I was lost at the station doing my best to find the cafe we were supposed to meet at. He emailed me offering me some help to pick me up within the station and leading me to the cafe. Waiting for about 5 minutes, I saw a tiny man in black clothing approaching me and asking if I was Kristie. We went to the cafe and ordered some beverages. I was nervous as I felt unprepared for the lesson and brought only a pen and several sheets of paper. But soon I realized that there was nothing to be worried about. With his previous English practice, we were able to carry out conversation on topics, from school, work to cultural differences, smoothly and I would now and then help him structure sentences thathe wanted to convey in a way that made more sense. Just after one lesson, I was surprised about how much I was able to learn about Taizo's personal story. Yes, the best thing about this tutoring job is the ability to hear stories from a stranger I just met and be fascinated by their journeys. The kind of feeling like being present at Humans of New York's street photoshoots.
"I work at a big company in Japan as an instructor for helicopter pilots, but I want to get an American license so I could work around the world. I want to travel and experience nature," said Taizo who has decided to fly to Hawaii, America at the end of next month.
Soon, we delved into a deeper topic about our hopes for the future. Since I had a vague idea of how my future should look like and believed that my plans might change once I experience and see more things, my main point was I would "go with the flow". Despite being a simple slang expression often used in English, Taizo found it amusing and thanked me for teaching him some interesting phrases. It made me excited that I was able to help him even just a little. No matter how small or grand the impact was, it made me happy that he wanted to schedule the next lesson right away. Thanks to Taizo, I understood that being a private tutor actually opened many doors to take some risk, meet new people and listen to their interesting life stories. No matter if we came from Vietnam or Japan, we were able to bond as human beings through shared values, open-mindedness to absorb new ideologies and simply empathy.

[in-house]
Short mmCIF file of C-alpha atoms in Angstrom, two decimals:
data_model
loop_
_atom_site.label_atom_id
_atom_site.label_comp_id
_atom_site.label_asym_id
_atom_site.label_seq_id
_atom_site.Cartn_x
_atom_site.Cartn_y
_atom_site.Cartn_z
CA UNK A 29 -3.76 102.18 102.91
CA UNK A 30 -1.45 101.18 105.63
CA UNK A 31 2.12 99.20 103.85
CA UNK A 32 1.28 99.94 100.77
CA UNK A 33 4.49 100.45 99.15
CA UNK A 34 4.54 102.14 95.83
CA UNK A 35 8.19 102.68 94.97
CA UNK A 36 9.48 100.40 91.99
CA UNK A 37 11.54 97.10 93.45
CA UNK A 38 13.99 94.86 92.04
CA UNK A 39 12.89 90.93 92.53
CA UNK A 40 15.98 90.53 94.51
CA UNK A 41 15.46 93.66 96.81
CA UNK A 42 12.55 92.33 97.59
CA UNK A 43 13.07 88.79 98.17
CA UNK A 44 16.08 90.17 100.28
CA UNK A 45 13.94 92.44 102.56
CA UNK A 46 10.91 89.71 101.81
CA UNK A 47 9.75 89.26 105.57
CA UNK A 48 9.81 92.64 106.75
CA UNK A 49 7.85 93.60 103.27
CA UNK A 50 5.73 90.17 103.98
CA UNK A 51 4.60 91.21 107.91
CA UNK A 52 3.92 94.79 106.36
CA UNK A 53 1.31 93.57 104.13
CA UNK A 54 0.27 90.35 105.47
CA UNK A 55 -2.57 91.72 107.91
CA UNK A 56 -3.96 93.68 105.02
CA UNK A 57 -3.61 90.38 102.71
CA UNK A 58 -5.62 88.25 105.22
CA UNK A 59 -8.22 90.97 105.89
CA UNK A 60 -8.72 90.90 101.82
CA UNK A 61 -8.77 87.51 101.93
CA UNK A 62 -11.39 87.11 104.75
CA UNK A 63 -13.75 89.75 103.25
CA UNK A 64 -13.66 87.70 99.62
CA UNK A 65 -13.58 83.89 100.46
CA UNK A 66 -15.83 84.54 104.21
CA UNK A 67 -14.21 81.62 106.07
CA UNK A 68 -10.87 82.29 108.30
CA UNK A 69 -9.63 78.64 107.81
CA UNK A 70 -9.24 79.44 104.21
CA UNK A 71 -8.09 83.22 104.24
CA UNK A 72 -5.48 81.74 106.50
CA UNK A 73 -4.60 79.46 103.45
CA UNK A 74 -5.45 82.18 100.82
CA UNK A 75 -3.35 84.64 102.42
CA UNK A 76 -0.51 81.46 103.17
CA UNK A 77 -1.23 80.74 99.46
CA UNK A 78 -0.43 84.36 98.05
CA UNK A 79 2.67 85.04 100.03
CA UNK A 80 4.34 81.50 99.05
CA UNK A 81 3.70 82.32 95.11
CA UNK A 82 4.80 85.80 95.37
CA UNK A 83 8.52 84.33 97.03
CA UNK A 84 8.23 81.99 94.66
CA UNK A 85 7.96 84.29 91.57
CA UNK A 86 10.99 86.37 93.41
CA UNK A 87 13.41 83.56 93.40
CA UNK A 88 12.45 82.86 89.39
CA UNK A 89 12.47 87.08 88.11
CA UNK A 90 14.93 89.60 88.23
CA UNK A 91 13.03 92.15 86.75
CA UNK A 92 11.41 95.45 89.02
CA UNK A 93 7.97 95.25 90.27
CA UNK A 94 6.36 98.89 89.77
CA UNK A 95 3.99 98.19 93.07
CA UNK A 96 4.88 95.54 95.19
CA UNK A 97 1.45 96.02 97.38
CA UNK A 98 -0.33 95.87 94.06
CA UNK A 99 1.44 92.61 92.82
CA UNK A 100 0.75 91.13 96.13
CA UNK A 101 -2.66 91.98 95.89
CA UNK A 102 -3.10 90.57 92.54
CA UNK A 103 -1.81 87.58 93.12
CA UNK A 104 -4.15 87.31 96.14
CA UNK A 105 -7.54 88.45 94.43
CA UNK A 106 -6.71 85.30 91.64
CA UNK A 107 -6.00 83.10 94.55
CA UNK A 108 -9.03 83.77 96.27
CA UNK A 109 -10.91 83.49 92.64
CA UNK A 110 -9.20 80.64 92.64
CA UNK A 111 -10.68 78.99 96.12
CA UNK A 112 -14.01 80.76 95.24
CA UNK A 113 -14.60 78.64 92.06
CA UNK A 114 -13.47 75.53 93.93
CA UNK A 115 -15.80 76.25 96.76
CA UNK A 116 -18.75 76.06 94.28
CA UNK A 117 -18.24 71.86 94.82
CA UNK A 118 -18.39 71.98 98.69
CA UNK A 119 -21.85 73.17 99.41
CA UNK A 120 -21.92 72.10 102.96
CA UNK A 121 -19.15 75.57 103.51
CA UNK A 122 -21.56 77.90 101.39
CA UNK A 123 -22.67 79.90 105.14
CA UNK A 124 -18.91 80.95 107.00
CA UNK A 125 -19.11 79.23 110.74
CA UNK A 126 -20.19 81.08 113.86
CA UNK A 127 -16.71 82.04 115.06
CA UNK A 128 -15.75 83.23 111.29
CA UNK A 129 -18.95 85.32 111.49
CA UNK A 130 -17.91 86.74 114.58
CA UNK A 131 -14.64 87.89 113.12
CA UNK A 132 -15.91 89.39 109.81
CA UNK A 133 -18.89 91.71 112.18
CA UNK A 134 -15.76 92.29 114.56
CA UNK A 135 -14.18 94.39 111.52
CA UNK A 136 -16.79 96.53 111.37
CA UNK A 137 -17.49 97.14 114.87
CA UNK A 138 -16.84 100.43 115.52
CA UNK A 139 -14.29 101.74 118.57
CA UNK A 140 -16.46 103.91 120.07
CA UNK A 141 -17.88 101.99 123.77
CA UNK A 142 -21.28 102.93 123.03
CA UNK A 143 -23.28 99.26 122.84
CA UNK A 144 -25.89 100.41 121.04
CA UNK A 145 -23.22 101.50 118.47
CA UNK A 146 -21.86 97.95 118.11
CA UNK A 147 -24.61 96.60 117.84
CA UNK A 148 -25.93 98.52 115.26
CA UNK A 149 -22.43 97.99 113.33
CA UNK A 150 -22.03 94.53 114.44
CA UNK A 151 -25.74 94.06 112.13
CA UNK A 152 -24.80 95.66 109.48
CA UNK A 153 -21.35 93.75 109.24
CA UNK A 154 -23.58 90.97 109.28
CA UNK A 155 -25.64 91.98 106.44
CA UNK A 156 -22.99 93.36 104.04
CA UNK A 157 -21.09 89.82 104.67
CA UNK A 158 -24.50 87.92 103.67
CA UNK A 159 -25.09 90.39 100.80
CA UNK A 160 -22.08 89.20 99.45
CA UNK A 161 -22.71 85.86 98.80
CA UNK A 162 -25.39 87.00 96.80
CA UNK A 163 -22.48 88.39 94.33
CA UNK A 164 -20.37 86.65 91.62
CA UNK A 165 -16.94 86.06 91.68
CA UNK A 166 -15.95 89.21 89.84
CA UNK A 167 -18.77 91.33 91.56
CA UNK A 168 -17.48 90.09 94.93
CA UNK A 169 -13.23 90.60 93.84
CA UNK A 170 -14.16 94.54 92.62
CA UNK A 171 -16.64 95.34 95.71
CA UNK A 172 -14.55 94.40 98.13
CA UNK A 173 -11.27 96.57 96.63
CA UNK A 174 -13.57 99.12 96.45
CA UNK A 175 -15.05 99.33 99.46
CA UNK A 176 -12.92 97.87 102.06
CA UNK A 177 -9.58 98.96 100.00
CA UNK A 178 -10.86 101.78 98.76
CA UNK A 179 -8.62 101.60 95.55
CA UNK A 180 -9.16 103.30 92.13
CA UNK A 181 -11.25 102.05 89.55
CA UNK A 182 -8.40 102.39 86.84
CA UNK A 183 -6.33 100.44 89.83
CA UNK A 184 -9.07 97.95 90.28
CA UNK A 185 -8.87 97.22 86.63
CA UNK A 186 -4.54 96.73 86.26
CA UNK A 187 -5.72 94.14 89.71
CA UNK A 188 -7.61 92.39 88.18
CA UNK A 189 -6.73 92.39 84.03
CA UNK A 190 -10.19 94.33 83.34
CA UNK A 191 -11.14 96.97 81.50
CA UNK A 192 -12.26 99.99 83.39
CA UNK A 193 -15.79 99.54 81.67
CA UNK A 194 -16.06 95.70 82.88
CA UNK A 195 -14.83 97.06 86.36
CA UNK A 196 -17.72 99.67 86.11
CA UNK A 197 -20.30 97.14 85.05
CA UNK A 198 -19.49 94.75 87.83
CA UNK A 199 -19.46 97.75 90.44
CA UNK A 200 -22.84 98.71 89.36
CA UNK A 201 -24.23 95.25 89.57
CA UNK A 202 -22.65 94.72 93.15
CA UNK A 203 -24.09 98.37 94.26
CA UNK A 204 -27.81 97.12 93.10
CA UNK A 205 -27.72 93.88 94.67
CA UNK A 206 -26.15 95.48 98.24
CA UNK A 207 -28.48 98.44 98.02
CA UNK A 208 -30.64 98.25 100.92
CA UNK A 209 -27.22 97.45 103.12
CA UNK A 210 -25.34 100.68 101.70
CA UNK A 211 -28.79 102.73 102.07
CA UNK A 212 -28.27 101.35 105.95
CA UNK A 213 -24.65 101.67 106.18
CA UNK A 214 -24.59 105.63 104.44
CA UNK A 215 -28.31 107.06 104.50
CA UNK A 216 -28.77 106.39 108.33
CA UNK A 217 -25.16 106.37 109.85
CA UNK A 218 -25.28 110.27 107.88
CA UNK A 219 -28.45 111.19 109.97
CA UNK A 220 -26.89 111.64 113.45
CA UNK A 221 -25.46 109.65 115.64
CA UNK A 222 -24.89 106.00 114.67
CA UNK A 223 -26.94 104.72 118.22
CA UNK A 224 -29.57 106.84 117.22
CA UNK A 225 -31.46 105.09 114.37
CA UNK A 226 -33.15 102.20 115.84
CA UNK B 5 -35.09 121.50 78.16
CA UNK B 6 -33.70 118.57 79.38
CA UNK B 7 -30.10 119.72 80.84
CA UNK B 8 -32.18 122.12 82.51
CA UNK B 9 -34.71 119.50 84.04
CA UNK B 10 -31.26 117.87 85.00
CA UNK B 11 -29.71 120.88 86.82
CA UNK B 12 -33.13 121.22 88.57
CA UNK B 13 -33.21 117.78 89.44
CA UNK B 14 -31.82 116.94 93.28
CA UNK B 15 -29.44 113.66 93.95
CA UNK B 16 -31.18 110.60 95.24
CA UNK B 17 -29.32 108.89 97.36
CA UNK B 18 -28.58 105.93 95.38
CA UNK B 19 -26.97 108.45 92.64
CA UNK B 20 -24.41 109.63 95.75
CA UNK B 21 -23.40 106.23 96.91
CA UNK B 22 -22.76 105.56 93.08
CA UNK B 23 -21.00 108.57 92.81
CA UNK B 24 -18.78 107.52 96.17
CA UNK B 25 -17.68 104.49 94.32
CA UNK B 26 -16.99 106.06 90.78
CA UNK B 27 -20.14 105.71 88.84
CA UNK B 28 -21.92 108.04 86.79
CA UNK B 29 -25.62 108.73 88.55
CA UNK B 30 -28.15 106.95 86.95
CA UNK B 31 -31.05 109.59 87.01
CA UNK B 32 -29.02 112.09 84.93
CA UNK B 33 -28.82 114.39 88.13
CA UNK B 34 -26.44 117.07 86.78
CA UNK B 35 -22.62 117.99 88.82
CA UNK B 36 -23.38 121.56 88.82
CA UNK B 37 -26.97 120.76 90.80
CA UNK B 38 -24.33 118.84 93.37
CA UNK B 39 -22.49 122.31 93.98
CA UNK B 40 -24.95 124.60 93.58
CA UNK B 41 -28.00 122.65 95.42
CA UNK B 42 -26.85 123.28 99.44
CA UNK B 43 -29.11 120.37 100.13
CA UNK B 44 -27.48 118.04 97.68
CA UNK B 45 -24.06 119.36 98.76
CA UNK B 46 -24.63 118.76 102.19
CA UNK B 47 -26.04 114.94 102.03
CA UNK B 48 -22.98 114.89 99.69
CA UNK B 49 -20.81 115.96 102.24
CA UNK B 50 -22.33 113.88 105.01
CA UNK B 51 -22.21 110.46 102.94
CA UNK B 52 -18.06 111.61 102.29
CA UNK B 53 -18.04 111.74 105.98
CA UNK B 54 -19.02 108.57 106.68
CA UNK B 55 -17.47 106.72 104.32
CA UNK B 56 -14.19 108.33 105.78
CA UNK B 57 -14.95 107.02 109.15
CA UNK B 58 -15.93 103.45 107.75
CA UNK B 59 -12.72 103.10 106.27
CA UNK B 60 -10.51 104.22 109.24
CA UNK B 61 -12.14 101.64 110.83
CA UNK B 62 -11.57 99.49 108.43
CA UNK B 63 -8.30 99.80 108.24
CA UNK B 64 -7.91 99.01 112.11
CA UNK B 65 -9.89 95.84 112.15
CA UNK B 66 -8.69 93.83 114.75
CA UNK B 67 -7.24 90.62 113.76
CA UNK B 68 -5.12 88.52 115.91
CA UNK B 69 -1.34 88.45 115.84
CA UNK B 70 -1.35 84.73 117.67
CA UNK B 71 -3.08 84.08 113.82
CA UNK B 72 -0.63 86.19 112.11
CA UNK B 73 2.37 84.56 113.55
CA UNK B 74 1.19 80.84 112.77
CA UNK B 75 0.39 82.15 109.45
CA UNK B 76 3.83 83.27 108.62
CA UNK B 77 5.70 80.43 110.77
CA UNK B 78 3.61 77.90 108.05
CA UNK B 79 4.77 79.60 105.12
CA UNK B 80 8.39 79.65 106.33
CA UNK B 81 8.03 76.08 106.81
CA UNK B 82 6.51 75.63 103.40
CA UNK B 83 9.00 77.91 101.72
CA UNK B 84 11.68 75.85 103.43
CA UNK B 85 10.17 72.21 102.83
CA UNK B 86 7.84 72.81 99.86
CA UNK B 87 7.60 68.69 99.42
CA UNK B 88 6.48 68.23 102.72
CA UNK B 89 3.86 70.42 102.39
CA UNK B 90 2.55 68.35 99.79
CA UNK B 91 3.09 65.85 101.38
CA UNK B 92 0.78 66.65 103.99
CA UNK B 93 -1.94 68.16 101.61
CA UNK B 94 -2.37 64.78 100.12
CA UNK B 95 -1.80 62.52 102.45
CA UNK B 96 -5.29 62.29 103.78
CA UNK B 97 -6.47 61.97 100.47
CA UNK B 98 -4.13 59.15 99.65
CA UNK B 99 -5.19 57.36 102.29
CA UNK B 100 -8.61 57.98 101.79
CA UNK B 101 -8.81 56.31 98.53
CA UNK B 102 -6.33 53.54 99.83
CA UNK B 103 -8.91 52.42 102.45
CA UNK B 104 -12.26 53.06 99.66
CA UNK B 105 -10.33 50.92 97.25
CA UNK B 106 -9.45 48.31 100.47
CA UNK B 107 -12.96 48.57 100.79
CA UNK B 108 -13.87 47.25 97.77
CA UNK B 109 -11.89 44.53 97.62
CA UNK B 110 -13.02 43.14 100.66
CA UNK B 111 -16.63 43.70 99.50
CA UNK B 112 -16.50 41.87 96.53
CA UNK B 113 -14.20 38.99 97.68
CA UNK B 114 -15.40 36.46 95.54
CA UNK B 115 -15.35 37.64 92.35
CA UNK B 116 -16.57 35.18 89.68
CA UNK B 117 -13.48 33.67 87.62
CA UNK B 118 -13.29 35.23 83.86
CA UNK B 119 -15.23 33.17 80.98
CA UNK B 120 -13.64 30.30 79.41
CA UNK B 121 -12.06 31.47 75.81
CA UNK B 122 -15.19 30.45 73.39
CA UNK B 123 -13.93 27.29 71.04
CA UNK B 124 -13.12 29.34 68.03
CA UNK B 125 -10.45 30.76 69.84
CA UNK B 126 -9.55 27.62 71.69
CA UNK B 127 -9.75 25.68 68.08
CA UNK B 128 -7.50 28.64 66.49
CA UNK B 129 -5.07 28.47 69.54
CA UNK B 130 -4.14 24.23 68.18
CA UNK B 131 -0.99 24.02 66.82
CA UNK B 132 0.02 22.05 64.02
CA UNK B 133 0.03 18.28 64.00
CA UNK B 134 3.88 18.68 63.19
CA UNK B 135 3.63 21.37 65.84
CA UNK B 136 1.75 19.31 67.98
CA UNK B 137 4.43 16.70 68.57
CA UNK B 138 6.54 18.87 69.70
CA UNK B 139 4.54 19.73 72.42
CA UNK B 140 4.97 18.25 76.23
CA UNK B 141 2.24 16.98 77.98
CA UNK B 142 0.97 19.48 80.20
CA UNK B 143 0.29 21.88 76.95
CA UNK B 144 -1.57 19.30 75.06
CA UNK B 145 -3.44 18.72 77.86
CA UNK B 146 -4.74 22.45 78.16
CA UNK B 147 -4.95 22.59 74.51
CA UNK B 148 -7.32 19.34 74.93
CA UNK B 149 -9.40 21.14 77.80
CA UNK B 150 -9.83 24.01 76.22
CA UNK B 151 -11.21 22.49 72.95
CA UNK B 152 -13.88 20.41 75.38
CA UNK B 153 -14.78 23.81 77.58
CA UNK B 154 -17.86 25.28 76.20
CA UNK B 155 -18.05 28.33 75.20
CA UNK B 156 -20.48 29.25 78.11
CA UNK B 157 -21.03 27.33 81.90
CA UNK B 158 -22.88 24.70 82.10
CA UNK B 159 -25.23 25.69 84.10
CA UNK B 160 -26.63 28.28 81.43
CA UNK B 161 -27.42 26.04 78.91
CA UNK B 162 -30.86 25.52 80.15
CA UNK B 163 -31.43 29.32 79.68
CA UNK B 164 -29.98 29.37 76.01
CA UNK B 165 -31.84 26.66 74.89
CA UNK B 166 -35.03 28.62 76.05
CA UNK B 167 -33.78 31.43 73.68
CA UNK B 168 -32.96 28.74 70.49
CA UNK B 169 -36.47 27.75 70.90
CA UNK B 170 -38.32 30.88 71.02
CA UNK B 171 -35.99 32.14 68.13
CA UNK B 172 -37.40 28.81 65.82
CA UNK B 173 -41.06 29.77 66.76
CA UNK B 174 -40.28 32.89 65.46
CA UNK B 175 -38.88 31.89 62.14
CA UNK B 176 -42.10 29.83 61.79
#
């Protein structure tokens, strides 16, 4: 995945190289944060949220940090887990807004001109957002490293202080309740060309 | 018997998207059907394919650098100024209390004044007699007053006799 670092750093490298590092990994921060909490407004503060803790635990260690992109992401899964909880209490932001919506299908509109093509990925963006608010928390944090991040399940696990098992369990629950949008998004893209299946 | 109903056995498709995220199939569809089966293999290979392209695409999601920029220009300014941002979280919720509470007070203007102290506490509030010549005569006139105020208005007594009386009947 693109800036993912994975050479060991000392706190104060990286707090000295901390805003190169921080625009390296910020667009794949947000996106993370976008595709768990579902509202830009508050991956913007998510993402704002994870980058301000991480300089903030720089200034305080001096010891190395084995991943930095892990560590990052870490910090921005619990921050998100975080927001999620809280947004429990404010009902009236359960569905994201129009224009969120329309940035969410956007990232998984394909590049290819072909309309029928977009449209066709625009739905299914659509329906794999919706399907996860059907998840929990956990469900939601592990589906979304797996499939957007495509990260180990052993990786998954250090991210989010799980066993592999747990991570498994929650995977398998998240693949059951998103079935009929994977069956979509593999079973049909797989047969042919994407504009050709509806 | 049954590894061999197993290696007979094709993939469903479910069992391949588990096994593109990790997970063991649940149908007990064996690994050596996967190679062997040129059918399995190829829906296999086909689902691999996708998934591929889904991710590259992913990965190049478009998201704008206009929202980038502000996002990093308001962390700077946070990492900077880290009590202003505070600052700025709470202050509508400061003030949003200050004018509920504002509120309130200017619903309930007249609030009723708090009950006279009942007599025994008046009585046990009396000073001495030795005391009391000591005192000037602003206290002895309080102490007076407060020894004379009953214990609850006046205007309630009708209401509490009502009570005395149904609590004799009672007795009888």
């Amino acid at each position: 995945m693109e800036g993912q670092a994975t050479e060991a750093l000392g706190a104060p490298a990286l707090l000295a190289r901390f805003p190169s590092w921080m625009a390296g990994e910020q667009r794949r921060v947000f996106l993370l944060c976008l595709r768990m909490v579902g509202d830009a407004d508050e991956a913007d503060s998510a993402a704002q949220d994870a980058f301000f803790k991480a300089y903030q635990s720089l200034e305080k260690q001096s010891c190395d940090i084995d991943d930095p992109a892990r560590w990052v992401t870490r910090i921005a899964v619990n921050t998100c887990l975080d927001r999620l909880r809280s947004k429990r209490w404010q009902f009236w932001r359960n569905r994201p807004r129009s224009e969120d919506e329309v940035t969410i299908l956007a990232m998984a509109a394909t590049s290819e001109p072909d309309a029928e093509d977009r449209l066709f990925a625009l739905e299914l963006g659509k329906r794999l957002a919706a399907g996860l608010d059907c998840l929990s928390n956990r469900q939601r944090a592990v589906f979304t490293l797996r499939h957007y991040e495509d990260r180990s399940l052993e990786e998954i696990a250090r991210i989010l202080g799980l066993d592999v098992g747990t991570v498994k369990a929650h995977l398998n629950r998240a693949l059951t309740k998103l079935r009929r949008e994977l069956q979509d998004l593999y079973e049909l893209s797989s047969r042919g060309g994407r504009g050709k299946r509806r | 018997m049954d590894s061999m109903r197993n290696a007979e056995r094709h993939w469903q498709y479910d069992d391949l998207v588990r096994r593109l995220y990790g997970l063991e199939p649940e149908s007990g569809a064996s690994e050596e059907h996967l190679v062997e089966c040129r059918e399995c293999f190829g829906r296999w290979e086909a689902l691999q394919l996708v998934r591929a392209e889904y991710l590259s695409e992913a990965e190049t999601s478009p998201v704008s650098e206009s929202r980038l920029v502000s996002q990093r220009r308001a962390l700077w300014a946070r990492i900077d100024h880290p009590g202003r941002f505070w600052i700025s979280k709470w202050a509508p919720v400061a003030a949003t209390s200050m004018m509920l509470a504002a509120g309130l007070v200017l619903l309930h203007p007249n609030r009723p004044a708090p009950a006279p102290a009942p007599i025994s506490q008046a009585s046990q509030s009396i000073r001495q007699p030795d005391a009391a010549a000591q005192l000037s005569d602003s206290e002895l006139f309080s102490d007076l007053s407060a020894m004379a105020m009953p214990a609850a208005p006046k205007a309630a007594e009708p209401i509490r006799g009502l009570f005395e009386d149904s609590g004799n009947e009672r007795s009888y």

Thanks Taizo and good luck in America! Excited about my next Vietnamese lesson with a woman with two kids. New stories, new findings...
And here are some more pictures to Osu Kannon with my cousin from last time.
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<p>Hi there! I'm Kristie. Currently a junior at Tufts University majoring in Quantitative Economics and exploring other areas of passion like marketing, community service and photography. In my free time, I like coming up with cooking recipes using seasonal ingredients in the market to create dishes that have a hint of my Vietnamese upbringing. Reading food blogs, taking pictures, watching Miyazaki movies basically sum up my life. Having lived in Russia, Vietnam, America, I love traveling and always feel the hunger for a new adventure, a new place and new culture. From friendships to random encounters with strangers, I'm excited to experience it all during my semester abroad in Japan.</p>